Metals are strong, durable, malleable and conductive, and they serve as essential raw materials for a wide variety of uses, such as in the production of tools, in construction, and in electronics[sc:1]. Unlike some other types of recyclable materials, such as paper and plastics, that tend to degrade their value over time and have a limit of how many times they can be recycled, metals can be recycled almost indefinitely and never lose their structural value[sc:1]. The following are some of the main benefits of recycling metals:
Recycling metals helps to conserve natural resources and protect the environment
Metal ores are a limited resource, and by recycling metals such as steel and aluminum that are made from ores, we reduce the amount of raw materials that are needed to be mined from the environment. Recycling one ton of aluminum saves 8 tons of bauxite ore, and recycling one ton of steel saves 2,500 pounds (1134 kg) of iron ore, ½ ton of coal, and 120 pounds (54 kg) of limestone[sc:1]. By recycling one ton of steel, 40% of the water used for production is conserved, and 86% of air emissions and 76% water pollution are reduced[sc:1]. Recycling metals also reduces ore mining waste by 97%[sc:2].
Since the process of extraction and the production of brand new raw metal materials requires large amounts of energy, recycling metals helps to reduce greenhouse gases and other types of emissions. For example, the recycling of aluminum produces only 5% of the carbon emissions compared to those that are produced during the production of new aluminum from virgin materials[sc:1].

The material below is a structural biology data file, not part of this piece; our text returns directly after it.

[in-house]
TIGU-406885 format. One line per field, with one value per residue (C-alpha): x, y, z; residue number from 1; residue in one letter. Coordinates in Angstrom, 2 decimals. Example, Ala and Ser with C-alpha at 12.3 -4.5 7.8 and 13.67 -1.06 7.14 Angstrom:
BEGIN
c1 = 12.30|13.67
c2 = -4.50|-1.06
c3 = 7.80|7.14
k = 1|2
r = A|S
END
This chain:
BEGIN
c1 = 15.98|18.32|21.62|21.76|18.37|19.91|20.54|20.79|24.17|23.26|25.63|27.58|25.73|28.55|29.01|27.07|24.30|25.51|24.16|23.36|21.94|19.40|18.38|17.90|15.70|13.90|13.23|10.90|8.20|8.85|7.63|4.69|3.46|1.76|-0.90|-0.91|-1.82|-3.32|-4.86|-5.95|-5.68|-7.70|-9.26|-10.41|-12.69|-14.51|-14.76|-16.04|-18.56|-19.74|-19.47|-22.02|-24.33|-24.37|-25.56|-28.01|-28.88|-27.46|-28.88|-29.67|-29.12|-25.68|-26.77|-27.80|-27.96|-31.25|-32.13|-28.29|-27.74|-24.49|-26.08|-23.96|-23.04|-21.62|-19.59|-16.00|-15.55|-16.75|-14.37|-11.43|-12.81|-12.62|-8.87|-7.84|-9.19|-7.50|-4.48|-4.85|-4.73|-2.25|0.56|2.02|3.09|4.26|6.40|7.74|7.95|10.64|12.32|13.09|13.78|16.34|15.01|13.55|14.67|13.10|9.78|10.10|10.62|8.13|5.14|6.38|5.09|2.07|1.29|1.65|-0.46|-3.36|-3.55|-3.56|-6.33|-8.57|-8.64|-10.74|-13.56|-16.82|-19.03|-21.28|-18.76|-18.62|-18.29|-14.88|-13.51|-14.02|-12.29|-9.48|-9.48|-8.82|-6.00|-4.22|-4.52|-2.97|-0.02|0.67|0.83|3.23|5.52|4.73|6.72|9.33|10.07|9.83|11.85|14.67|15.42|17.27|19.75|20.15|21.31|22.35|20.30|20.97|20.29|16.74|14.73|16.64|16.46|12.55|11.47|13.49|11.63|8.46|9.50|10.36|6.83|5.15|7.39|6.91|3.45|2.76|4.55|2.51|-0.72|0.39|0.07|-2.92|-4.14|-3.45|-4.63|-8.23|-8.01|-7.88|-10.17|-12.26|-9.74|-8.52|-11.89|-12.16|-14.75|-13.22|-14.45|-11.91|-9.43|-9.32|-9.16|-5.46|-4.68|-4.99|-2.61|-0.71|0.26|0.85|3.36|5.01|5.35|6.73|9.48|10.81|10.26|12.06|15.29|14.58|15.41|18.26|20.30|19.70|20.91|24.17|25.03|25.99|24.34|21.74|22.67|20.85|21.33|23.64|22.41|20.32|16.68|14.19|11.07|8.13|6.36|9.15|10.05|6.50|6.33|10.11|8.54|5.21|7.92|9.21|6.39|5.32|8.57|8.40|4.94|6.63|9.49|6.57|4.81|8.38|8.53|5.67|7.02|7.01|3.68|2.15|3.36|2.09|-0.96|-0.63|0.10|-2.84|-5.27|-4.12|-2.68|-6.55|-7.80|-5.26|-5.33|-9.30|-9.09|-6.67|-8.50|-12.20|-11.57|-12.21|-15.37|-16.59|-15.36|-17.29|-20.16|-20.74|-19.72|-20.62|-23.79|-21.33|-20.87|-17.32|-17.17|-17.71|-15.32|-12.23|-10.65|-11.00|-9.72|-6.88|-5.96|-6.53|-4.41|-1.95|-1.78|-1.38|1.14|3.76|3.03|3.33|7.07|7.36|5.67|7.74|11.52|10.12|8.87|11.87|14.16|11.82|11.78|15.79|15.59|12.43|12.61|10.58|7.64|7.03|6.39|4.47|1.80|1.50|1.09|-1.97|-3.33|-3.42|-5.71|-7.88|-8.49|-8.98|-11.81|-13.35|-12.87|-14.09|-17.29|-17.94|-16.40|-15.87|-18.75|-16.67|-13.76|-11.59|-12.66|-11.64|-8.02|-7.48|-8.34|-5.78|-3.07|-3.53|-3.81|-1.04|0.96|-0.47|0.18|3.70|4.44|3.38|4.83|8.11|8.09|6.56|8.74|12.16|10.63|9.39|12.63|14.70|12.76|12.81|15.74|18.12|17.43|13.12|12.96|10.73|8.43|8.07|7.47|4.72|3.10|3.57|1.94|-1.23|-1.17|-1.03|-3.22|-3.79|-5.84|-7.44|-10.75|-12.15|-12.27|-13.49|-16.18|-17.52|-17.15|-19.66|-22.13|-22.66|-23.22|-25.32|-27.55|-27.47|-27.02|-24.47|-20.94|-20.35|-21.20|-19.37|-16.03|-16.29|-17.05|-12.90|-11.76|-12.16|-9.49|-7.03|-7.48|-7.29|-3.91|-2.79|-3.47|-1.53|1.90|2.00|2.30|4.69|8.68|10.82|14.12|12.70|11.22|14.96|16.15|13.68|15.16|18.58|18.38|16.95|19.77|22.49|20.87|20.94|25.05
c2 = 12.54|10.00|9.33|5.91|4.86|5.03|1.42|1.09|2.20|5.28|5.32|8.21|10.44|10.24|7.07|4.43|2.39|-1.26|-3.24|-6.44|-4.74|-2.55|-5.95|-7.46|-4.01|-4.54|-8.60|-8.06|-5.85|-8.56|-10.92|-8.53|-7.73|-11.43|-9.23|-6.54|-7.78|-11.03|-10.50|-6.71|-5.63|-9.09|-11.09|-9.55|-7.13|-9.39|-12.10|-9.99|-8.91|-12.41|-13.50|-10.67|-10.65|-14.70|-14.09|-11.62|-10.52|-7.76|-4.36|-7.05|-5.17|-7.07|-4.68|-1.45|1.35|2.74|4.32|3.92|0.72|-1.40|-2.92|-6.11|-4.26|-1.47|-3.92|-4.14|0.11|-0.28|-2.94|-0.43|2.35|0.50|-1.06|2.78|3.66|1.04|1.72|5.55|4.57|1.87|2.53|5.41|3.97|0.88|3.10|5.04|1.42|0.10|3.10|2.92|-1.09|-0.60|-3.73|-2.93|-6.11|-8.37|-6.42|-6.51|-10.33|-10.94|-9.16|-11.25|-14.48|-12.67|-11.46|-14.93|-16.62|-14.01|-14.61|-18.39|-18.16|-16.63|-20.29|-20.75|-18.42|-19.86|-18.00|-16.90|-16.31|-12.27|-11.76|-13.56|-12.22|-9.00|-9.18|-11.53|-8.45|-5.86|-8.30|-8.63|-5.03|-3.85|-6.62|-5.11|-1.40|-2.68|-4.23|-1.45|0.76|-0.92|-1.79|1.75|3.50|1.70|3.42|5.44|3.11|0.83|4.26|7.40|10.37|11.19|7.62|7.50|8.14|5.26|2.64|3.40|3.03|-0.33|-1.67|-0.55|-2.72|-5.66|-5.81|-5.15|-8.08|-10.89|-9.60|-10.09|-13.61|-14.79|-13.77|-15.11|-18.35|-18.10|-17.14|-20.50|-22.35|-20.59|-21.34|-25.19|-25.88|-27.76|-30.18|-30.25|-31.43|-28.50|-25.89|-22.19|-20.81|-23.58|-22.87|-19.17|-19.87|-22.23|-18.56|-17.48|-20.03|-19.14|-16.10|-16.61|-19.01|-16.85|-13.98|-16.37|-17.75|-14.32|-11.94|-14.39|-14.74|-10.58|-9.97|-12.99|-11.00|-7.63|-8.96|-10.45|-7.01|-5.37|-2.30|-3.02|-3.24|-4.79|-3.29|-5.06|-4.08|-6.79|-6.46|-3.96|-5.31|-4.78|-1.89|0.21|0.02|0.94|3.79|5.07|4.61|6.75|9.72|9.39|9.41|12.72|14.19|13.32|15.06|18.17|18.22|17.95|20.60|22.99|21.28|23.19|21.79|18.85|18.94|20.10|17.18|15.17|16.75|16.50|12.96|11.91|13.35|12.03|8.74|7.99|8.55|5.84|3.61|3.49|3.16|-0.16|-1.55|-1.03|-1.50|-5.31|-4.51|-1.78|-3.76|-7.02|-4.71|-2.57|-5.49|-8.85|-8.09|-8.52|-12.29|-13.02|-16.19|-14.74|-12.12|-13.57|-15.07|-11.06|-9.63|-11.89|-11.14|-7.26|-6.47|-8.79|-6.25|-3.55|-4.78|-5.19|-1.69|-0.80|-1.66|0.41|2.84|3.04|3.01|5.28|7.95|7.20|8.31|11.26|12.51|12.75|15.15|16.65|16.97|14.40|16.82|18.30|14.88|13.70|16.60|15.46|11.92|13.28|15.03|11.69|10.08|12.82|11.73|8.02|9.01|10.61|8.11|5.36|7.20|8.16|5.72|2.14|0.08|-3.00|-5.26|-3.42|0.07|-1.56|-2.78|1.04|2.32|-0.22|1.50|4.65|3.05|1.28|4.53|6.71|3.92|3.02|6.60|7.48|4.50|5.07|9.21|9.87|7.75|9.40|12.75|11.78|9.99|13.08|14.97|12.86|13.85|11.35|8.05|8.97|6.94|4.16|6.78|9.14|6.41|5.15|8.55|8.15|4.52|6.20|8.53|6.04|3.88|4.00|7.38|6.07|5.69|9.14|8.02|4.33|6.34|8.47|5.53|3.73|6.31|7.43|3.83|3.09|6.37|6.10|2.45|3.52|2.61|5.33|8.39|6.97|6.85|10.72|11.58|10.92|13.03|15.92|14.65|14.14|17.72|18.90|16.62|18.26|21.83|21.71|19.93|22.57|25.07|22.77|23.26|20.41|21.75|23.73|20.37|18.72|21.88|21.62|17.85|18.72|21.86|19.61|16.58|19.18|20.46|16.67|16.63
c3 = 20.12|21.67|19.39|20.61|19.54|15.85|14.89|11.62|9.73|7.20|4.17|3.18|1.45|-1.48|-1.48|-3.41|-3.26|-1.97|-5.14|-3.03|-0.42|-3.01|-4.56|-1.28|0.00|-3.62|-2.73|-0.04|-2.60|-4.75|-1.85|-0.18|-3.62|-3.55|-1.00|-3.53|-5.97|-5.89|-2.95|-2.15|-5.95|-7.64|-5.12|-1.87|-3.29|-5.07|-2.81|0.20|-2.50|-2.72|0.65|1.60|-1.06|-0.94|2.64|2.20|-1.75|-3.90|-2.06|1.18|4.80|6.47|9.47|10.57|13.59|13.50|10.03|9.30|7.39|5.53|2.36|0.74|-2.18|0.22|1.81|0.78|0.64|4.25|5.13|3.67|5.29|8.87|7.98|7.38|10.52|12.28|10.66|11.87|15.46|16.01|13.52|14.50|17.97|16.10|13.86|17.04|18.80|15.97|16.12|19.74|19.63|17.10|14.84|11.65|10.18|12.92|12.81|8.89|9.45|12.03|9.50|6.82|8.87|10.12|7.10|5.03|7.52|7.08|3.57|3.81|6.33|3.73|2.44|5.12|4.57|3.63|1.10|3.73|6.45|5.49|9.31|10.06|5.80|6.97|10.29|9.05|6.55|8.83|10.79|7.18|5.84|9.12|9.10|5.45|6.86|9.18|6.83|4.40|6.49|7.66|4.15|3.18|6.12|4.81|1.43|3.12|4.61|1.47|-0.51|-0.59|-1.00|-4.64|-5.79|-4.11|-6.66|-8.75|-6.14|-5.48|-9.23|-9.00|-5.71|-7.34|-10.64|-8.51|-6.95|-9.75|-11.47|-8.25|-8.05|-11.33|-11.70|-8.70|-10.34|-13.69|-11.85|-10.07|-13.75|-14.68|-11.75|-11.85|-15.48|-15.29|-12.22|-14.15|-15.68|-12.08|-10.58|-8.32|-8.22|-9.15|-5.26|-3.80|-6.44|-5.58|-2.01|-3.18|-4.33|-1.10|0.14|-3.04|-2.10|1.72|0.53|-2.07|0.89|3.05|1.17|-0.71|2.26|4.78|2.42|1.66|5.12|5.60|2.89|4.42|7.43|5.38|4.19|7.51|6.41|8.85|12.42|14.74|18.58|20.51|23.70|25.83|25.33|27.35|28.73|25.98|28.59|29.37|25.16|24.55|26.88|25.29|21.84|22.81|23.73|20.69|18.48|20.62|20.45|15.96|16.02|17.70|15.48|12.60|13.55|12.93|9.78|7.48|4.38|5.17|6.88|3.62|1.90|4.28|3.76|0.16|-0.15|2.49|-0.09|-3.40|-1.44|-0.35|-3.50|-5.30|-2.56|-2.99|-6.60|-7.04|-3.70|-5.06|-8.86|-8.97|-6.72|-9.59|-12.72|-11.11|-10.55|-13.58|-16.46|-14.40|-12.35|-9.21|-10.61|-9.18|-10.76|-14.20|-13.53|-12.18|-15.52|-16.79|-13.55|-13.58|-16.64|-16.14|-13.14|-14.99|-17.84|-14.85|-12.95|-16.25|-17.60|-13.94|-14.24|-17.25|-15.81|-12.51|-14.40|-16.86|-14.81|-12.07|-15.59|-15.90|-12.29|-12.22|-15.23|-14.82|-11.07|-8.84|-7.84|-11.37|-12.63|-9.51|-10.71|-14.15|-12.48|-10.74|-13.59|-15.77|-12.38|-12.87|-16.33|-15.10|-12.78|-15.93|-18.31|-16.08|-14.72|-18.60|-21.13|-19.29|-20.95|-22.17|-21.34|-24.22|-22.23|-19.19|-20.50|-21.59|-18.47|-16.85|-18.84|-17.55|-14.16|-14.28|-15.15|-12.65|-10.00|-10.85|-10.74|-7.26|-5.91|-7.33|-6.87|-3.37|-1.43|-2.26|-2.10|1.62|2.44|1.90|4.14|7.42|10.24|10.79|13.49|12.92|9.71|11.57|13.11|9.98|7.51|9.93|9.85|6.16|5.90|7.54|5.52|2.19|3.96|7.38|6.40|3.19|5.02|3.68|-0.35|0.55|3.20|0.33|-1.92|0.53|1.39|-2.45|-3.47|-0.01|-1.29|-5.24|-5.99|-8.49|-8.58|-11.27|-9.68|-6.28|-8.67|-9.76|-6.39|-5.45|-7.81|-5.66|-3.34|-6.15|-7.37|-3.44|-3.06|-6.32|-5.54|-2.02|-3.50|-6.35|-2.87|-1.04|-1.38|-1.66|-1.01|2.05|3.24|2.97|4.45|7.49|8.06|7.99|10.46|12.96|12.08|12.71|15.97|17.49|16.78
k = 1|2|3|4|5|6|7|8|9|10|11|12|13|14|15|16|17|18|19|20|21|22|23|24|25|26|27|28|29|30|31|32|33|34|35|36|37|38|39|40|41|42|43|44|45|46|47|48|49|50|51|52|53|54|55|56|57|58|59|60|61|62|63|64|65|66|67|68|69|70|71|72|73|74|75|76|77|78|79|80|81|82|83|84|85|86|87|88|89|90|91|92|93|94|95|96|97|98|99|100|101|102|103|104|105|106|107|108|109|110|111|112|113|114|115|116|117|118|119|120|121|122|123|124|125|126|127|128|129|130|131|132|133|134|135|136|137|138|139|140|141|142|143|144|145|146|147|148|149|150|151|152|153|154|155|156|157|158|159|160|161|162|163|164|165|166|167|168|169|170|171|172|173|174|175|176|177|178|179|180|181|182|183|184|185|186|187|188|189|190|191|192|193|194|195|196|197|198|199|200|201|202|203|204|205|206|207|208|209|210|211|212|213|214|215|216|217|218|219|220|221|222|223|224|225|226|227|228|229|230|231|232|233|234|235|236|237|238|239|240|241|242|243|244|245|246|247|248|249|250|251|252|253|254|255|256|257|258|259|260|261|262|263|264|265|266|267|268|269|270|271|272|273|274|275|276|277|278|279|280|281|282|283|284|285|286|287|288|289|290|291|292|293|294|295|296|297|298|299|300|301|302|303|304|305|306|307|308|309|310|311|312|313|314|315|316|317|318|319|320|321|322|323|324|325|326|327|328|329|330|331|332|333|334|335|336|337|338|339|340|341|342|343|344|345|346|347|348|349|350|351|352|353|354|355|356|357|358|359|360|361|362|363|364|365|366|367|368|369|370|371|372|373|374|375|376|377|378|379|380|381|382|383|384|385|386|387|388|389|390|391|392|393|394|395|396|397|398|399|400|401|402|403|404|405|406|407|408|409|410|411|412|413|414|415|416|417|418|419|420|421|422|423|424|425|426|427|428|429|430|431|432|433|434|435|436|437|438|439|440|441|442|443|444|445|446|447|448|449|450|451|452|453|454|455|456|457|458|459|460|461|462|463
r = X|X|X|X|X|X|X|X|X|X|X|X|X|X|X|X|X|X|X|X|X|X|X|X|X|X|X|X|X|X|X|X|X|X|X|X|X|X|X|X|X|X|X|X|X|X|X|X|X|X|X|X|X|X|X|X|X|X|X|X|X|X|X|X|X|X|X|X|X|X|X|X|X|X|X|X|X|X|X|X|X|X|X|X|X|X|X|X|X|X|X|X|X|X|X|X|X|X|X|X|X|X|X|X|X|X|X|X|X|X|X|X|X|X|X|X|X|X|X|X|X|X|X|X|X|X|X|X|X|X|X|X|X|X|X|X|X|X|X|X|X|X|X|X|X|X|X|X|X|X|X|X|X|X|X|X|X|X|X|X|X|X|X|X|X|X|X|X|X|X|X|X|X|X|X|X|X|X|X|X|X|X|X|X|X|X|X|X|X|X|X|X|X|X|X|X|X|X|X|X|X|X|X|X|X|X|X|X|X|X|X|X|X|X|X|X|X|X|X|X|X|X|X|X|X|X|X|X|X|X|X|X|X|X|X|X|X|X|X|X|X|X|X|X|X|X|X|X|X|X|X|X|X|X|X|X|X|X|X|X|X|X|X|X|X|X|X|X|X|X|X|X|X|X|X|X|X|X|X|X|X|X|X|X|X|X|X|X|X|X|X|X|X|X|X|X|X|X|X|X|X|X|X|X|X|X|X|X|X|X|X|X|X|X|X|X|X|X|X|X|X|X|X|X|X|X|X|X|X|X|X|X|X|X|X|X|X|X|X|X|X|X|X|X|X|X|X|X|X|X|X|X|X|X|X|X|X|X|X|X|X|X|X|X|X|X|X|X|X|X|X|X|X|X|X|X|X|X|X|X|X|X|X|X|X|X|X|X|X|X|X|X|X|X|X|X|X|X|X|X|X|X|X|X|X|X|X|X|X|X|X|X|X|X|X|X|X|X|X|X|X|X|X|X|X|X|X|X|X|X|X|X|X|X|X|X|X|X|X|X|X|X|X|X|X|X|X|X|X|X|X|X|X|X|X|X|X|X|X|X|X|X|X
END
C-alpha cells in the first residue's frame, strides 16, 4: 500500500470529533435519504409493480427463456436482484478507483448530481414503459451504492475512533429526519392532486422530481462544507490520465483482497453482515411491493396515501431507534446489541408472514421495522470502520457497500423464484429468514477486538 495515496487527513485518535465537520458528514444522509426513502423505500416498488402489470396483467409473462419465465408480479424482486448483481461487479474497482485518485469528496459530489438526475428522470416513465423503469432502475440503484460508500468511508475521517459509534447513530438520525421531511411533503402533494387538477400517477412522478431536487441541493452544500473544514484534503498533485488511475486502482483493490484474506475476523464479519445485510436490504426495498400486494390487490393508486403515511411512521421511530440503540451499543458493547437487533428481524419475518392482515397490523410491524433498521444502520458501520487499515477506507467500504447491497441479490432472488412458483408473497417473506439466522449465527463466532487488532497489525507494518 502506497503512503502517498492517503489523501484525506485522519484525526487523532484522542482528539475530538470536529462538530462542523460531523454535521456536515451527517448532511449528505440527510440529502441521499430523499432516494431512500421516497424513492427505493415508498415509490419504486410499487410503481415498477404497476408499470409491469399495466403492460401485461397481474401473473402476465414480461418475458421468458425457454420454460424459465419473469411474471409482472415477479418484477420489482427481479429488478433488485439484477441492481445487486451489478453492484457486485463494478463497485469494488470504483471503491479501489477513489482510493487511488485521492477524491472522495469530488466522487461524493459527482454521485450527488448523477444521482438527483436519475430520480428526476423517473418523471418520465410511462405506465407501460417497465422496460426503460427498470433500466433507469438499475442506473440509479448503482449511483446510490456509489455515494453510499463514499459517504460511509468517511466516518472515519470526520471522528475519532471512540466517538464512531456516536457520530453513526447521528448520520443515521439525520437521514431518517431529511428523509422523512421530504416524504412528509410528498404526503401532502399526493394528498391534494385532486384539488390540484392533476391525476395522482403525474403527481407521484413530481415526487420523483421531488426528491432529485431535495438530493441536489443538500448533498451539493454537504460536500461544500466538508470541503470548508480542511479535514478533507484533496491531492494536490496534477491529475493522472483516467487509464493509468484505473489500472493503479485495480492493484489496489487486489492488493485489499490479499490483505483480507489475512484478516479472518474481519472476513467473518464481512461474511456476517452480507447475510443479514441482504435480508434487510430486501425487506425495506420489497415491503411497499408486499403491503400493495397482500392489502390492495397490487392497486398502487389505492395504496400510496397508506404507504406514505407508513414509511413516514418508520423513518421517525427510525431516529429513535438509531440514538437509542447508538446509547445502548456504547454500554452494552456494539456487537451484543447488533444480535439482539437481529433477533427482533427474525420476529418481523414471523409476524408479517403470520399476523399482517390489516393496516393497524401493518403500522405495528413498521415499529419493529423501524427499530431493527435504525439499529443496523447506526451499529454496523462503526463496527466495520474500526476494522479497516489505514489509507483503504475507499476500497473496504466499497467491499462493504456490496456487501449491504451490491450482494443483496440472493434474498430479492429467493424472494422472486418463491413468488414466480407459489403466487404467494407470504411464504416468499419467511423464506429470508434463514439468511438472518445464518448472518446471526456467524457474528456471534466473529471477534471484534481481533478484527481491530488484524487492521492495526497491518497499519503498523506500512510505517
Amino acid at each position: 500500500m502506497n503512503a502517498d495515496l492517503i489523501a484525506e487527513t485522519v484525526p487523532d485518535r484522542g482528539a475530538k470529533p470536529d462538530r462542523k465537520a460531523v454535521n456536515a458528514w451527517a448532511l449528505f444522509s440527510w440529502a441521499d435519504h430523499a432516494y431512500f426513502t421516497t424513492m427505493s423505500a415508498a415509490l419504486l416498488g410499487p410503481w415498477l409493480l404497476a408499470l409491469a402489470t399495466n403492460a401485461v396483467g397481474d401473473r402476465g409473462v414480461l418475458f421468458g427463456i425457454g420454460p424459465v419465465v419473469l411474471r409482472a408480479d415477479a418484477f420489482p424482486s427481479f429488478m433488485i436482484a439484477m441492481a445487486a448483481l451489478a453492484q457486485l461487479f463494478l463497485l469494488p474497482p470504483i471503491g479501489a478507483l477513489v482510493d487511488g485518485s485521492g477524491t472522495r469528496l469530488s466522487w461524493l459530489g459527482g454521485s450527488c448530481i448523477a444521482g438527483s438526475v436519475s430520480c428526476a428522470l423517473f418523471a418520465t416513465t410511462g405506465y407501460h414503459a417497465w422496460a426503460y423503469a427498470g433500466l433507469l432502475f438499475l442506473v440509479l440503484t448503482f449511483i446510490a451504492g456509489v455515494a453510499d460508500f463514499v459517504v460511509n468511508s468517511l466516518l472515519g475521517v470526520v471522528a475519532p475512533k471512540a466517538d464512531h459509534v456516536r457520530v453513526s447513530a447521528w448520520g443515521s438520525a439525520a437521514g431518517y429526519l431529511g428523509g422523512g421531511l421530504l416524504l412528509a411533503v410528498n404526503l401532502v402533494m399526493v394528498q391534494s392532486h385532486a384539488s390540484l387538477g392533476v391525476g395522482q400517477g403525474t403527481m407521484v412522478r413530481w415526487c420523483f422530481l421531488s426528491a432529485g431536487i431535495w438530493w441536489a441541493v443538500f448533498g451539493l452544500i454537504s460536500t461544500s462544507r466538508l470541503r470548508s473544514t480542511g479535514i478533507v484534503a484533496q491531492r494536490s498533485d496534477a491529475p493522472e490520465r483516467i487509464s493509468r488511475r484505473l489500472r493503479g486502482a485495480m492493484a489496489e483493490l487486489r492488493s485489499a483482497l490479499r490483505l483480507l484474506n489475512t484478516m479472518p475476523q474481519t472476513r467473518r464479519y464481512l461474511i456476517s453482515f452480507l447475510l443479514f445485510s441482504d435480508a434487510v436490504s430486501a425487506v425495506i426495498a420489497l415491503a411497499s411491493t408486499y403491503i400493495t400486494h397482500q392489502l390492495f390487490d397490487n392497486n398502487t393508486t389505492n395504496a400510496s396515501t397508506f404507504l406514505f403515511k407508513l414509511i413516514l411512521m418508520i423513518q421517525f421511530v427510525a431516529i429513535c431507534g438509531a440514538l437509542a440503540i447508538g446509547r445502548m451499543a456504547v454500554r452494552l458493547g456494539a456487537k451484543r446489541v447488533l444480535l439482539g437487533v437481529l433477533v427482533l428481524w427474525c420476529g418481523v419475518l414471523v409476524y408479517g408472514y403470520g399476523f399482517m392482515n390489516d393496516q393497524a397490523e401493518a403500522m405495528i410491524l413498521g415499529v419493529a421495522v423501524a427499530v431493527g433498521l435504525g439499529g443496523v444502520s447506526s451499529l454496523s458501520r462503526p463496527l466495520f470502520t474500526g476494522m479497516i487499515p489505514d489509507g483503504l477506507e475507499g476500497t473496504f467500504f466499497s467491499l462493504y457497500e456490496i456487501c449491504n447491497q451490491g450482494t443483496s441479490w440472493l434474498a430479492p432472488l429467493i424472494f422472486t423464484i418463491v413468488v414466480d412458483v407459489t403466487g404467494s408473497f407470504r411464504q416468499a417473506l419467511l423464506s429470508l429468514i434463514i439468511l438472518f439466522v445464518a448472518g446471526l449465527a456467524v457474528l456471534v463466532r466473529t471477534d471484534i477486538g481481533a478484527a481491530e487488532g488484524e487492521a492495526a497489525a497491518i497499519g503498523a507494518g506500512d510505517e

The recycling of metals has the potential to cut the production of greenhouse gas emissions by 300-500 million tons. By reducing other types of emissions through recycling metals instead of producing them with virgin materials, we are also reducing polluting chemicals in our air that contributes to respiratory problems.[sc:2]
Recycling metals saves energy
Since the production of metals from raw materials is so energy-intensive, such as through the drilling of ore and metal refining, recycling metals saves a significant amount of energy. For example, the amount of energy used to make a single aluminum can could be used instead to recycle 20 aluminum cans[sc:1]. By recycling aluminum, we save over 100,000 GWh of energy, which is enough energy to power the entire country of the Netherlands[sc:1].
Recycling aluminum saves 95% of the energy used to make new aluminum, recycling steel saves 60% of the energy used to make new steel, and recycling copper saves 90% of the energy used to make new copper[sc:3].
Recycling metals helps the economy
By recycling metals, we help to support an industry that creates jobs and helps our local economies. Metals are highly valuable, and by recycling them, we are helping to provide raw materials that can make new products, and the job opportunities that go with them. Workers are also needed to collect recycled materials and to process them so that they can be used again.
When you recycle metals, you help to support 36 times more jobs than just sending metals to incinerators, and six times more jobs than if the metals were being sent to landfills. In the U.S. alone, more than a million people are employed by a recycling industry that generates $236 billion dollar per year[sc:2].
Because metals are so important for many of the things that we do, it is important to continue to reuse them so that they will be available for future use. For the sake of our environment, health, and economy, it just makes sense to recycle metals instead of throwing them away.